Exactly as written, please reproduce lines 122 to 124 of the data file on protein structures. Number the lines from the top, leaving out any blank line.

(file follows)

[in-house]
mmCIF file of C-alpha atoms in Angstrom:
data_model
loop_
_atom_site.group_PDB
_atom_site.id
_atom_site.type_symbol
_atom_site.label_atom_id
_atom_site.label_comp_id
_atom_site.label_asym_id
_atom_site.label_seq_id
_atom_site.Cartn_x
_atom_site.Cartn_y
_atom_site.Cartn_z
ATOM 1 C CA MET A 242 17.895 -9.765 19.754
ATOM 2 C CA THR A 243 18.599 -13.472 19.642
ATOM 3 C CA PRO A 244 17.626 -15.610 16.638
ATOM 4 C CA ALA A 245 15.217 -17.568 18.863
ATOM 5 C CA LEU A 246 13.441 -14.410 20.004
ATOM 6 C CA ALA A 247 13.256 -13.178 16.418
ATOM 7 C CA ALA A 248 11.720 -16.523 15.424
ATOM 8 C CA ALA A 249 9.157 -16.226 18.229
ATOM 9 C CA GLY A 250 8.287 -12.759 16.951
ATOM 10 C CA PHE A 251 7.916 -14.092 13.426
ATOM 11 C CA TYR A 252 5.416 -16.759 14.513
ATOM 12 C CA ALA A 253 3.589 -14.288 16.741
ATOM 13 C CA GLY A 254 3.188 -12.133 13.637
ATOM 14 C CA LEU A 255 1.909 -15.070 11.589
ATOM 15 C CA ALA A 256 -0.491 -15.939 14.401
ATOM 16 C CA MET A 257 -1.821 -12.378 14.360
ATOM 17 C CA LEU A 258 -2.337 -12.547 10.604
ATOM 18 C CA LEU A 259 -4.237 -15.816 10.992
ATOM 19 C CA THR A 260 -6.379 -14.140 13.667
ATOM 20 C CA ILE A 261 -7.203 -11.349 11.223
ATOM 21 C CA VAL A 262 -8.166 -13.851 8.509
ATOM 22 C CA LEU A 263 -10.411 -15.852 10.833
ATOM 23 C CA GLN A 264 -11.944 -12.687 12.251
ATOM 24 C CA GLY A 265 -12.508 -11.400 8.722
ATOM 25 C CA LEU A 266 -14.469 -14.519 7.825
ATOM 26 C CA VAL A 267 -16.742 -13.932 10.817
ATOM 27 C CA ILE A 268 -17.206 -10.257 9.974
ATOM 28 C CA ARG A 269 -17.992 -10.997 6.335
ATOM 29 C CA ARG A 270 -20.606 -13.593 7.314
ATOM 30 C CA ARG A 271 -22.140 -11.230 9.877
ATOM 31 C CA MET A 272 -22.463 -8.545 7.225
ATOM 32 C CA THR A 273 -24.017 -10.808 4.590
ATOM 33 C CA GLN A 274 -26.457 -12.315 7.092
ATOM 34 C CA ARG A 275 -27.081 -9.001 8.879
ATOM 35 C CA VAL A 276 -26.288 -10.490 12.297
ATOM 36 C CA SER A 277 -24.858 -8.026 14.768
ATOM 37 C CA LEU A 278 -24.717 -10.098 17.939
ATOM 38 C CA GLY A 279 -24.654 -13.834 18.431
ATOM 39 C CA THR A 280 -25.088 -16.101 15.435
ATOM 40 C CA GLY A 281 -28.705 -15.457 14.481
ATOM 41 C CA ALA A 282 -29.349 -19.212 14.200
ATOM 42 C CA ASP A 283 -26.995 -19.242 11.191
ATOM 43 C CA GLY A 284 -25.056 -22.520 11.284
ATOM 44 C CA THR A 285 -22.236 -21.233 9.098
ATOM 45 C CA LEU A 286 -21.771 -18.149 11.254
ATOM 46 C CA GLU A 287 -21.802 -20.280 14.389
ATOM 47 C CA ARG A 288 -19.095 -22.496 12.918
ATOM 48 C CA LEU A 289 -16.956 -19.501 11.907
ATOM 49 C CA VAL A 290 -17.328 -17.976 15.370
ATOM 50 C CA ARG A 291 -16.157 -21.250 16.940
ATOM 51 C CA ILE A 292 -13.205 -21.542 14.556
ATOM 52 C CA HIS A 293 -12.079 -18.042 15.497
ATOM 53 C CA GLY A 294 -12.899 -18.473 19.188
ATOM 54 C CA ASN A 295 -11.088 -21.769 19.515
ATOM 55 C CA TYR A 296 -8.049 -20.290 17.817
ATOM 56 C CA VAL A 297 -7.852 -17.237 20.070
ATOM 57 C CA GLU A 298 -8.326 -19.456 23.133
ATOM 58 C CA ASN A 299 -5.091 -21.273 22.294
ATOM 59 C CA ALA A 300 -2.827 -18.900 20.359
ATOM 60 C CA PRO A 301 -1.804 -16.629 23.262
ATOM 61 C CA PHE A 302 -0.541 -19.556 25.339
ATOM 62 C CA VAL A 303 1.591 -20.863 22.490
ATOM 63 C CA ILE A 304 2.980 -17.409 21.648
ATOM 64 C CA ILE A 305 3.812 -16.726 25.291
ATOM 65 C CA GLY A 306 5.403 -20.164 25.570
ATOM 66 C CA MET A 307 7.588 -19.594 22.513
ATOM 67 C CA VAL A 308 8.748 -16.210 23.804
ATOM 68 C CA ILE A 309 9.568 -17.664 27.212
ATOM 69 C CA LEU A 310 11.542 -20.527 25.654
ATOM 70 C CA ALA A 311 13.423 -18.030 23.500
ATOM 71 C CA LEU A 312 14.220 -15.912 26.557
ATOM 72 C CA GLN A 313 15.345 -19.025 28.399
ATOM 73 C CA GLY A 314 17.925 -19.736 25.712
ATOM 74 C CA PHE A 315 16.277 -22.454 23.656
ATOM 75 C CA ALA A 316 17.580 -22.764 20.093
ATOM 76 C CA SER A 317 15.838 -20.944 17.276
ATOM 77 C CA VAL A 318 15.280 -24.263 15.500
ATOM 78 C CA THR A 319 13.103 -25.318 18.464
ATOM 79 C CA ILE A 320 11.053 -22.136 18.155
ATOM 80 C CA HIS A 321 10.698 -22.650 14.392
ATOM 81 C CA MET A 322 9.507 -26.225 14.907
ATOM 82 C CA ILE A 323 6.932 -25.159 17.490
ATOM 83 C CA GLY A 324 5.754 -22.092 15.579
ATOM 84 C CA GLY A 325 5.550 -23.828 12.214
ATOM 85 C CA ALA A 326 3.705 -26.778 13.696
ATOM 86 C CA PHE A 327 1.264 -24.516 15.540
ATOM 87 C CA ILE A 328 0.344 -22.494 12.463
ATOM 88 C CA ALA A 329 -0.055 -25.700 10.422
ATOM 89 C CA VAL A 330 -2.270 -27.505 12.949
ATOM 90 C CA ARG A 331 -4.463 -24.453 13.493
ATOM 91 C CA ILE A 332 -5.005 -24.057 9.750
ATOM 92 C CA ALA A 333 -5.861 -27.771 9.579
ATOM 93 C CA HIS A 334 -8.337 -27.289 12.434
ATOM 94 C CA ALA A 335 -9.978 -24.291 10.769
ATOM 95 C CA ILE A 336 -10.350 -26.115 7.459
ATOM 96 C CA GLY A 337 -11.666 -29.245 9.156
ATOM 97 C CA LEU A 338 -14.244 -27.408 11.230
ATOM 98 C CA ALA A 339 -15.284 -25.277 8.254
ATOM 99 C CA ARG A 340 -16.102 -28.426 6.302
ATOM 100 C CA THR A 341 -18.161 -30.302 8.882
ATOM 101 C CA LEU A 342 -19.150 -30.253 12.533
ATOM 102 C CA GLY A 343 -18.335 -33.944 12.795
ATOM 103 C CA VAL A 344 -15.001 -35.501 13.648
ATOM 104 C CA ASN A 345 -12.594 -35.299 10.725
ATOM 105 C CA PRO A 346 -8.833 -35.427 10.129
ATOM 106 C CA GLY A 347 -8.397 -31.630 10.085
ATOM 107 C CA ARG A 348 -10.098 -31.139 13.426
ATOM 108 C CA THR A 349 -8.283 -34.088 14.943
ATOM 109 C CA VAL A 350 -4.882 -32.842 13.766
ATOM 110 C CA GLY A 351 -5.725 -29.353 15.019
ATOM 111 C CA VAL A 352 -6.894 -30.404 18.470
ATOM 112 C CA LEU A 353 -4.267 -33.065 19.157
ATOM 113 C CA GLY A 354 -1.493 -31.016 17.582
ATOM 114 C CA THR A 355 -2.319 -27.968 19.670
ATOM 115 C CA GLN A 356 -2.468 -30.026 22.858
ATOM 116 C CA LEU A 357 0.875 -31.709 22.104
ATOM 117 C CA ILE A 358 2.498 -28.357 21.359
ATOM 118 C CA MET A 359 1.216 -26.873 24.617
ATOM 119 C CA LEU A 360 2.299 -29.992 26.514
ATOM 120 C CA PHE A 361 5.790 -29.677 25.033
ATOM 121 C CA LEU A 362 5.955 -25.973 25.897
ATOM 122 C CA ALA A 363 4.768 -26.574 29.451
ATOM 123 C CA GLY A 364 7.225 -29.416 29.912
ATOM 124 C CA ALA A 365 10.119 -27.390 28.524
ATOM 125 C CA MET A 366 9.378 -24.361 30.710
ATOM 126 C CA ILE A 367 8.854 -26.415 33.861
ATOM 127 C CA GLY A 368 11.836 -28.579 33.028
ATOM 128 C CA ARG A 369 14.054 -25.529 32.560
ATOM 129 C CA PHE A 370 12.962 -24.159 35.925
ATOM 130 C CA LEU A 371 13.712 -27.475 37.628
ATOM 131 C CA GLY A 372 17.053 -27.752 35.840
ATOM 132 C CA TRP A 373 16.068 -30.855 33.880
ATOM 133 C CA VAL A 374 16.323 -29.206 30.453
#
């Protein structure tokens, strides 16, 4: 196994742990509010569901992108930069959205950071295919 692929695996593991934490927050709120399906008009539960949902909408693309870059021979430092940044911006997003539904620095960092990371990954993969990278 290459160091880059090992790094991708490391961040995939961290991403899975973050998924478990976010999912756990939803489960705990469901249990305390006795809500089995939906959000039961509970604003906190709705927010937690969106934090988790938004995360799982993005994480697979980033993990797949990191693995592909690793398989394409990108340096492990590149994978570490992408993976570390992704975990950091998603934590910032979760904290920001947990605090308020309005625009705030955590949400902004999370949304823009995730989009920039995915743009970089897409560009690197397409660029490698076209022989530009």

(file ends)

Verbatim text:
ATOM 108 C CA THR A 349 -8.283 -34.088 14.943
ATOM 109 C CA VAL A 350 -4.882 -32.842 13.766
ATOM 110 C CA GLY A 351 -5.725 -29.353 15.019